Eli Lilly announced that the first patients have been dosed in a phase 1 study of a novel COVID-19 antibody treatment.
Eli Lilly collaborated with AbCellera and the Vaccine Research Center at the National Institute of Allergy and Infectious Diseases (NIAID) to create the investigational medicine, referred to as LY-CoV555.
"We are committed to working with our industry partners to generate scientific evidence to meet the urgent need for treatments that reduce the severity of COVID-19 disease," said Mark Mulligan, MD, director of the Division of Infectious Diseases and Immunology, director of the Vaccine Center, NYU Langone Health, in the Eli Lilly press release. "Antibody treatments like the one being studied here hold promise to be effective medical countermeasures against this deadly infection.”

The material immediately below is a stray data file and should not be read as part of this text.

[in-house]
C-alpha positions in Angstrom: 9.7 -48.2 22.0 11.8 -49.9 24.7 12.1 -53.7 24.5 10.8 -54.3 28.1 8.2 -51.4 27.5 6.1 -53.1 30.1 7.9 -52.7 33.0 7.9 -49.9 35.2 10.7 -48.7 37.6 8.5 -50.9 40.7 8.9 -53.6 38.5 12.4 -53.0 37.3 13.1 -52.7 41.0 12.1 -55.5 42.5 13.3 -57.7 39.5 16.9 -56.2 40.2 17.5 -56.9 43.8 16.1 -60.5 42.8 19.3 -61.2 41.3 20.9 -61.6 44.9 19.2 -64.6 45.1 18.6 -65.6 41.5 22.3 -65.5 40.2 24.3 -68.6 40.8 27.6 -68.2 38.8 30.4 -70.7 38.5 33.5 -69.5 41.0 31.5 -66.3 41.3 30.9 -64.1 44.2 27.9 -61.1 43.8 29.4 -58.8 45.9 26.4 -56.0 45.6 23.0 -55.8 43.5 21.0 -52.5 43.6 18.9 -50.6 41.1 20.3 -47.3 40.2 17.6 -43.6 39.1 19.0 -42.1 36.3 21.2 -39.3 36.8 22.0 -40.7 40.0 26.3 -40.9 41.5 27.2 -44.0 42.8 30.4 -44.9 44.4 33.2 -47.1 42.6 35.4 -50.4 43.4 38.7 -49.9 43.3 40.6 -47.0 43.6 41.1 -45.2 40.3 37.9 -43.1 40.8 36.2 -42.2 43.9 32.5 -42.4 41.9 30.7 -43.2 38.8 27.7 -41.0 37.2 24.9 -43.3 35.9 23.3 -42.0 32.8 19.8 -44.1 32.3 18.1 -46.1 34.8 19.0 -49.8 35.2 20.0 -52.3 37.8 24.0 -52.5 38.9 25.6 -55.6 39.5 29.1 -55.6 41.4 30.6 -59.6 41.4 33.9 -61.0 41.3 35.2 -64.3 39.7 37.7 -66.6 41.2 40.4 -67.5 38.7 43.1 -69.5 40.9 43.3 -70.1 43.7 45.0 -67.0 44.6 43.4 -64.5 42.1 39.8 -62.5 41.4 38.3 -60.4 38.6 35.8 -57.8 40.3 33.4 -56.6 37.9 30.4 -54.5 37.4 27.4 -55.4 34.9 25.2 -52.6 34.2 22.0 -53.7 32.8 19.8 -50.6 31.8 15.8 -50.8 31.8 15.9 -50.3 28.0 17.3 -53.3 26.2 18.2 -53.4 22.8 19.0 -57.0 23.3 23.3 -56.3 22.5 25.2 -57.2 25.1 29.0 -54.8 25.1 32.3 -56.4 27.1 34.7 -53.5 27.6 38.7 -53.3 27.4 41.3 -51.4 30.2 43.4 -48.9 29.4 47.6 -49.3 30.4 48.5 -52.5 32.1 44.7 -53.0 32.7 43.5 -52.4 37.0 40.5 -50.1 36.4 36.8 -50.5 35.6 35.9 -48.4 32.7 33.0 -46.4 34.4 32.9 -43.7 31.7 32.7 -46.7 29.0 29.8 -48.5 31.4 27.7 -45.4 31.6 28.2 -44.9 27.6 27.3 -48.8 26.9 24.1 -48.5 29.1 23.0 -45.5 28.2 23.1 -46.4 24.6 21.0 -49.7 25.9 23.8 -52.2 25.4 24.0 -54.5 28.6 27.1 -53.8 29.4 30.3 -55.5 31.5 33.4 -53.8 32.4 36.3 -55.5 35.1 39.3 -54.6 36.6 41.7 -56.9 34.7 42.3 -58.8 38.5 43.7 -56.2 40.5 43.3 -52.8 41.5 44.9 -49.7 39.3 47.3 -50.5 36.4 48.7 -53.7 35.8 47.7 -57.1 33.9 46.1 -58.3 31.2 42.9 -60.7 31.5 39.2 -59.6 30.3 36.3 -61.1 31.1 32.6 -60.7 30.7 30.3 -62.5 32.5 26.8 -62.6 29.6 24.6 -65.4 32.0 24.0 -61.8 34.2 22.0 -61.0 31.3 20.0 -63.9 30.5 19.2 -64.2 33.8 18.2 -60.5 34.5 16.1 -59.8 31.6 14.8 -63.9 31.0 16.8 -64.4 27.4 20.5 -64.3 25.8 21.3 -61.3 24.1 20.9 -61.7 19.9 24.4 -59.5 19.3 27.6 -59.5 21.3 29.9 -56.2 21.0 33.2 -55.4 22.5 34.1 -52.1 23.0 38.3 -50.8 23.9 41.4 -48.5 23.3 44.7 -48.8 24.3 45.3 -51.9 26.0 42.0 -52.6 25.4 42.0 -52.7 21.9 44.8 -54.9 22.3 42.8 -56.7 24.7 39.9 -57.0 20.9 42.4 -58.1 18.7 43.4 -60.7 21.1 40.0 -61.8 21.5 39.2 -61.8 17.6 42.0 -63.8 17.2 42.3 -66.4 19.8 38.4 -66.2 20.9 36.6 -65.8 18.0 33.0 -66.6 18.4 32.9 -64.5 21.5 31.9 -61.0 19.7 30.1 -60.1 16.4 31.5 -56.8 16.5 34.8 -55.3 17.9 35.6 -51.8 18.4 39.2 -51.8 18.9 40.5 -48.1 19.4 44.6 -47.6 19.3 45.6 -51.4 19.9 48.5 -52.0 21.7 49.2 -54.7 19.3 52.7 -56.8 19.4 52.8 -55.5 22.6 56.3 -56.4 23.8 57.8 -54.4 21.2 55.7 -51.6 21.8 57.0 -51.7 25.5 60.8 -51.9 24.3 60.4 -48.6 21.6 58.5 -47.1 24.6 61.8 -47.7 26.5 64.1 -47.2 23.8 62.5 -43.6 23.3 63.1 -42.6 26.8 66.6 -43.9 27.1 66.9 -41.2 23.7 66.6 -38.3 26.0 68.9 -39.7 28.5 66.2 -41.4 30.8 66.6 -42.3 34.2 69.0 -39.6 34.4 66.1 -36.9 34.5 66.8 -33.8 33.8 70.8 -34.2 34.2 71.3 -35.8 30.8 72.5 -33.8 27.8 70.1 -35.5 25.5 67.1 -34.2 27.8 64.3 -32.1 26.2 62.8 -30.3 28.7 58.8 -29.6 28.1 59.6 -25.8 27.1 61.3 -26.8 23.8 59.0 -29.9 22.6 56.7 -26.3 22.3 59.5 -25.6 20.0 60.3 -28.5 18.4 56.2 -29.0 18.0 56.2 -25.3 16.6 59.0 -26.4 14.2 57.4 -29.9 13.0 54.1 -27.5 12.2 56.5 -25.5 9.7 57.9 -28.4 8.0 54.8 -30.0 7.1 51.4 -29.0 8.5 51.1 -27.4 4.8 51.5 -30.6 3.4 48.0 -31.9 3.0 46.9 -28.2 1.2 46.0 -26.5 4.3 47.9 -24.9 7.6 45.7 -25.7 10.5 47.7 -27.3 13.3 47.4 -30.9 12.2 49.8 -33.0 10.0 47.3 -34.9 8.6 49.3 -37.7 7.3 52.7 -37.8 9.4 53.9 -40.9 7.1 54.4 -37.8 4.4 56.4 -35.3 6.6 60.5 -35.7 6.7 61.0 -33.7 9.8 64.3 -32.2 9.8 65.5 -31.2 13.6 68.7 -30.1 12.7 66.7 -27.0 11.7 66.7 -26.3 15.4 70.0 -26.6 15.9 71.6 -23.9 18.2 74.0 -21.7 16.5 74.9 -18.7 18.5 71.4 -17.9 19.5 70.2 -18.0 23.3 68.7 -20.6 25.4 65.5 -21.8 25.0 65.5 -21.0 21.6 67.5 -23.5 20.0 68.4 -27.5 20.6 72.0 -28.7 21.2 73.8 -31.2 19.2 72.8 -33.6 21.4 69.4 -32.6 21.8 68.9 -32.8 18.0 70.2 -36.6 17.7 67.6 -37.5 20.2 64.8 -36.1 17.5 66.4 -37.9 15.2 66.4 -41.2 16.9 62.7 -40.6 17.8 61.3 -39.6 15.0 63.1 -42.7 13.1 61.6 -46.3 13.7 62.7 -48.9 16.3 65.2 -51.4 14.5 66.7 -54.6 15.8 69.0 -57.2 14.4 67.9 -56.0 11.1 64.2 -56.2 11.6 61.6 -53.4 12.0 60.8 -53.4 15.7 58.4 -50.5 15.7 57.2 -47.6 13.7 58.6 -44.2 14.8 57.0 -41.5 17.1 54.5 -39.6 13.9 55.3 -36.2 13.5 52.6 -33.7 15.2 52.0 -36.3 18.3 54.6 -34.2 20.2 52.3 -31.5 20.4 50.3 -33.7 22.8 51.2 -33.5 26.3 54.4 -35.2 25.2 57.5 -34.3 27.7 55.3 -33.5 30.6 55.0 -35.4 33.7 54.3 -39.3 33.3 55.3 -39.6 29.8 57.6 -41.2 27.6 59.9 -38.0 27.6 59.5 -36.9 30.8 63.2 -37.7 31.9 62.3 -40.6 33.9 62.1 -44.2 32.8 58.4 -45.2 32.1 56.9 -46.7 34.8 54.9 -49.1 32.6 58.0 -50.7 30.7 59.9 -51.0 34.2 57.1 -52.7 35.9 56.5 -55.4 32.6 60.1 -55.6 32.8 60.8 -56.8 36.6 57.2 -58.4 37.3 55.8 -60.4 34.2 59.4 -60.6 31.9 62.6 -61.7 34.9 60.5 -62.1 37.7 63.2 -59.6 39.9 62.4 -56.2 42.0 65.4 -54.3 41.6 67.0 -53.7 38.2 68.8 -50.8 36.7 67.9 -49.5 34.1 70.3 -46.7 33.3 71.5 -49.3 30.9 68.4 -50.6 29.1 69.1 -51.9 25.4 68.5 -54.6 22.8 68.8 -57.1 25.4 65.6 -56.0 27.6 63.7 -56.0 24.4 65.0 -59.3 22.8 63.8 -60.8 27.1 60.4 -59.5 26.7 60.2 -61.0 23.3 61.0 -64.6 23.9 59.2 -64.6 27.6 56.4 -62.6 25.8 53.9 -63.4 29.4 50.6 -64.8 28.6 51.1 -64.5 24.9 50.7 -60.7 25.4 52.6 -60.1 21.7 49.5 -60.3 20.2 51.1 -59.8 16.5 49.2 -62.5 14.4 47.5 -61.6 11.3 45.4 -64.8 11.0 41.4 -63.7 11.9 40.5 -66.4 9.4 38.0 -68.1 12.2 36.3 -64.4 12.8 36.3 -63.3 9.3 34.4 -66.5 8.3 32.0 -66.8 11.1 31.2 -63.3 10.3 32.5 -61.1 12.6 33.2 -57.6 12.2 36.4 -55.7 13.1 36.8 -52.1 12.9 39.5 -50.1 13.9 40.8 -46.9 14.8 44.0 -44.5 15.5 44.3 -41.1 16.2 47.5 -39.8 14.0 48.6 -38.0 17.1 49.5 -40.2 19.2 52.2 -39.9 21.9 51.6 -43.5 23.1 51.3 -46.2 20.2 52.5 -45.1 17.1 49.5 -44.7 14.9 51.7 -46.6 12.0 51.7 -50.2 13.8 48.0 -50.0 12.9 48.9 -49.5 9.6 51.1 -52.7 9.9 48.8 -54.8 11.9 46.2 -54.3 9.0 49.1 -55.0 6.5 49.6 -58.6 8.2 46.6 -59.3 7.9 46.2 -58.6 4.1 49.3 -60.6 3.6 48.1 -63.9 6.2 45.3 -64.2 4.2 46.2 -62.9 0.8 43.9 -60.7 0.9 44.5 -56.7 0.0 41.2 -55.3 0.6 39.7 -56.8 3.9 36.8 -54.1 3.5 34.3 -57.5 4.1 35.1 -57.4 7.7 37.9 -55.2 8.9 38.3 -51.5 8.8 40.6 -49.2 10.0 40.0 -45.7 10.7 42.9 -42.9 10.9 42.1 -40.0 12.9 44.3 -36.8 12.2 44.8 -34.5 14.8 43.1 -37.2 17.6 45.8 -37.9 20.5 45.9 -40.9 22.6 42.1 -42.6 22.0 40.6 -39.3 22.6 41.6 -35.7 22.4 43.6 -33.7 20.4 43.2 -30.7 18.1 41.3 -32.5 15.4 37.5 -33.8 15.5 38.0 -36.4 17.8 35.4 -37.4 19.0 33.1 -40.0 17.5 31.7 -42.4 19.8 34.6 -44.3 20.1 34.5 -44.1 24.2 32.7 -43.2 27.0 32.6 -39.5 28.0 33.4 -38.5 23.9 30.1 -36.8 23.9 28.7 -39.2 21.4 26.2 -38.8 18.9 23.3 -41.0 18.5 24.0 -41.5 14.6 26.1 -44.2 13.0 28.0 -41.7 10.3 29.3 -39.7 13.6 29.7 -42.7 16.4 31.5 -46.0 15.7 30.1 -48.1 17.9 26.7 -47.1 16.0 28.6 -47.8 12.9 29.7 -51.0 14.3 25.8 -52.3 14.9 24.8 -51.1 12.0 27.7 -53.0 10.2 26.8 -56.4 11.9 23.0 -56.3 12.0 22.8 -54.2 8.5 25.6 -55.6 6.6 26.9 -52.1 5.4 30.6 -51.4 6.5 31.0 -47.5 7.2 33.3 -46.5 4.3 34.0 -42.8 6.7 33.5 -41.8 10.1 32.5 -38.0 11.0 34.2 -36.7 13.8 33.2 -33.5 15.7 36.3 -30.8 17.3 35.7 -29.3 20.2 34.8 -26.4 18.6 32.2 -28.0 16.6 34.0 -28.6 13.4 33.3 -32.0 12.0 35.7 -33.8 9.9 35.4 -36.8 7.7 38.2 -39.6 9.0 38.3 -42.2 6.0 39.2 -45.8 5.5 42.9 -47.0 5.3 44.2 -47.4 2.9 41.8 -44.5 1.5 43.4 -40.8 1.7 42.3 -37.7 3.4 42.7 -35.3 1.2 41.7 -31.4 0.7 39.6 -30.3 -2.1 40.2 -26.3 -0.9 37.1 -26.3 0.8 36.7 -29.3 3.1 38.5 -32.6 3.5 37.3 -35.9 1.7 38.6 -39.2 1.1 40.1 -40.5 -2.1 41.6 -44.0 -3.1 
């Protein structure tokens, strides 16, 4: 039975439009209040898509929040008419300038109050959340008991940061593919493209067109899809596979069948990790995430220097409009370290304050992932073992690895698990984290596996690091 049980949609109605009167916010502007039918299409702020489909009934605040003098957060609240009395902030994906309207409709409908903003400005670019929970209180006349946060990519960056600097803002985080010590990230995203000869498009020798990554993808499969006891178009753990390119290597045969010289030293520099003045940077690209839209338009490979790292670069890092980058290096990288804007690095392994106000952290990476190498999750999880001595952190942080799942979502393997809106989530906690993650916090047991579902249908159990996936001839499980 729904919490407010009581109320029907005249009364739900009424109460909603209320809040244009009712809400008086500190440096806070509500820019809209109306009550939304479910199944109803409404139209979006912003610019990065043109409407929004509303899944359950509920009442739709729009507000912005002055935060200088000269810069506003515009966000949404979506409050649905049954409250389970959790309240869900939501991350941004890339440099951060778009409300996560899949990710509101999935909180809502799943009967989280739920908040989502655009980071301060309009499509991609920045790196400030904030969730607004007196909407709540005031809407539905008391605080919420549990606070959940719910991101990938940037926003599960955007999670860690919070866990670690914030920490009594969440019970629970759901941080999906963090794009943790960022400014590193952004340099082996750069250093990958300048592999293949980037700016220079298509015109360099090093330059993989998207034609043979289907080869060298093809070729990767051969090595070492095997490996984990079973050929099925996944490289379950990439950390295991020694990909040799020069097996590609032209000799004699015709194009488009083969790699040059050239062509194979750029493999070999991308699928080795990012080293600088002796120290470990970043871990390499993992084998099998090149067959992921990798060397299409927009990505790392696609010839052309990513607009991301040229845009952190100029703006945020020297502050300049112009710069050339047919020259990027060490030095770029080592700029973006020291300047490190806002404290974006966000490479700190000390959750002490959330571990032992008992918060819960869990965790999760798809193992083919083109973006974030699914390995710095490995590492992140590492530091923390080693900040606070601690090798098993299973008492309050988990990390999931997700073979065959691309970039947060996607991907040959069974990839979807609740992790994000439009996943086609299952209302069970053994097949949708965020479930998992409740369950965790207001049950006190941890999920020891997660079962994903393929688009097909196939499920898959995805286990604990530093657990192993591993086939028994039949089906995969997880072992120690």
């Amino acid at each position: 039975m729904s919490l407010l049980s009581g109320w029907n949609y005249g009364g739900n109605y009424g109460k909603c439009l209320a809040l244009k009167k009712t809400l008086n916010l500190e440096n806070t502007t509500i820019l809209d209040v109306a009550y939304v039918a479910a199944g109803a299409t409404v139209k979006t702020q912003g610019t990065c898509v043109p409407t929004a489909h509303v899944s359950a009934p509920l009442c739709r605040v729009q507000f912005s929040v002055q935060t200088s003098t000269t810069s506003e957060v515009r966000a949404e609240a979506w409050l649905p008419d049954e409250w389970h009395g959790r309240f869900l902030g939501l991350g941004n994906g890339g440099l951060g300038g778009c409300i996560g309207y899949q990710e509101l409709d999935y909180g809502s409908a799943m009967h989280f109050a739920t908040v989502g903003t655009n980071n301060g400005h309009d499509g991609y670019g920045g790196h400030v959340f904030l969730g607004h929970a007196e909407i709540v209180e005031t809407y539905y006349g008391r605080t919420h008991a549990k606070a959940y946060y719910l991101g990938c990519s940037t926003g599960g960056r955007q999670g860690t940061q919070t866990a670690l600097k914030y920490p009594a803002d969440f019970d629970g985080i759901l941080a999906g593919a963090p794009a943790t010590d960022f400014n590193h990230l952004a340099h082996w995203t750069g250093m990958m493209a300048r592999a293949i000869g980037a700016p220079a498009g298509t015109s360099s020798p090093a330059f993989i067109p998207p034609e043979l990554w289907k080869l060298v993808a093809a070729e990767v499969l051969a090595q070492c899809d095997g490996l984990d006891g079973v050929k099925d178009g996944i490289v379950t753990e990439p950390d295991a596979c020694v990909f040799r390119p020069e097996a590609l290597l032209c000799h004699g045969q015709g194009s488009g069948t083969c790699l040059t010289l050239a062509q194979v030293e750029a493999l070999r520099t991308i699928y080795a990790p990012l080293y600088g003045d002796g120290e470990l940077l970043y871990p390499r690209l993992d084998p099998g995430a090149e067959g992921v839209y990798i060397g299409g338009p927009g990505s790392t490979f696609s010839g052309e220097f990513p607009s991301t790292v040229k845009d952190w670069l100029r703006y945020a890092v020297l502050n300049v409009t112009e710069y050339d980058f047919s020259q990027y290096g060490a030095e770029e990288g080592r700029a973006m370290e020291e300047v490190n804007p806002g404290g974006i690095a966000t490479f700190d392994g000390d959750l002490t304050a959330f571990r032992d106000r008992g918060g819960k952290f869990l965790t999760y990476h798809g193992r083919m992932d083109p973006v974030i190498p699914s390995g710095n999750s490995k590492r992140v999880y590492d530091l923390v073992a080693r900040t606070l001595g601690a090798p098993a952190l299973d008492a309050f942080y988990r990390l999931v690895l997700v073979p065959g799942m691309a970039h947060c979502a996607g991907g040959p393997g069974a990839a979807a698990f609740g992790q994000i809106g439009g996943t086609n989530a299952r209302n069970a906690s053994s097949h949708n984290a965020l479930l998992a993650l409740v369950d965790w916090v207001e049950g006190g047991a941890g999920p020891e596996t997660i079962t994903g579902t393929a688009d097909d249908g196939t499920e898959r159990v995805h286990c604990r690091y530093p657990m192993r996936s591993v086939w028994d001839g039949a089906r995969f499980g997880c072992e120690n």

Antibody treatments like the one being studied here hold promise to be effective medical countermeasures against this deadly infection.
Researchers from AbCellera and NIAID identified the antibody from a blood sample from one of the first US patients who recovered from COVID-19. The first patients in the study were dosed at major medical centers in the US, including NYU Grossman School of Medicine and Cedars-Sinai in Los Angeles.
If Phase 1 results show the antibody can be safely administered, Eli Lilly plans to move forward into the next phase of testing, which will be studying LY-CoV555 in non-hospitalized COVID-19 patients.
Eli Lilly also intends to study LY-CoV555 in a preventative setting, focusing on vulnerable patient populations who historically are not optimal vaccine candidates.
"Later this month, we will review the results of this first human study and intend to initiate broader efficacy trials. At the same time as we are investigating safety and efficacy, we also are starting large-scale manufacturing of this potential therapy,” said Daniel Skovronsky, MD, PhD, chief scientific officer at Eli Lilly, in the same press release. “If LY-CoV555 becomes part of the near-term solution for COVID-19, we want to be ready to deliver it to patients as quickly as possible, with the goal of having several hundred thousand doses available by the end of the year.”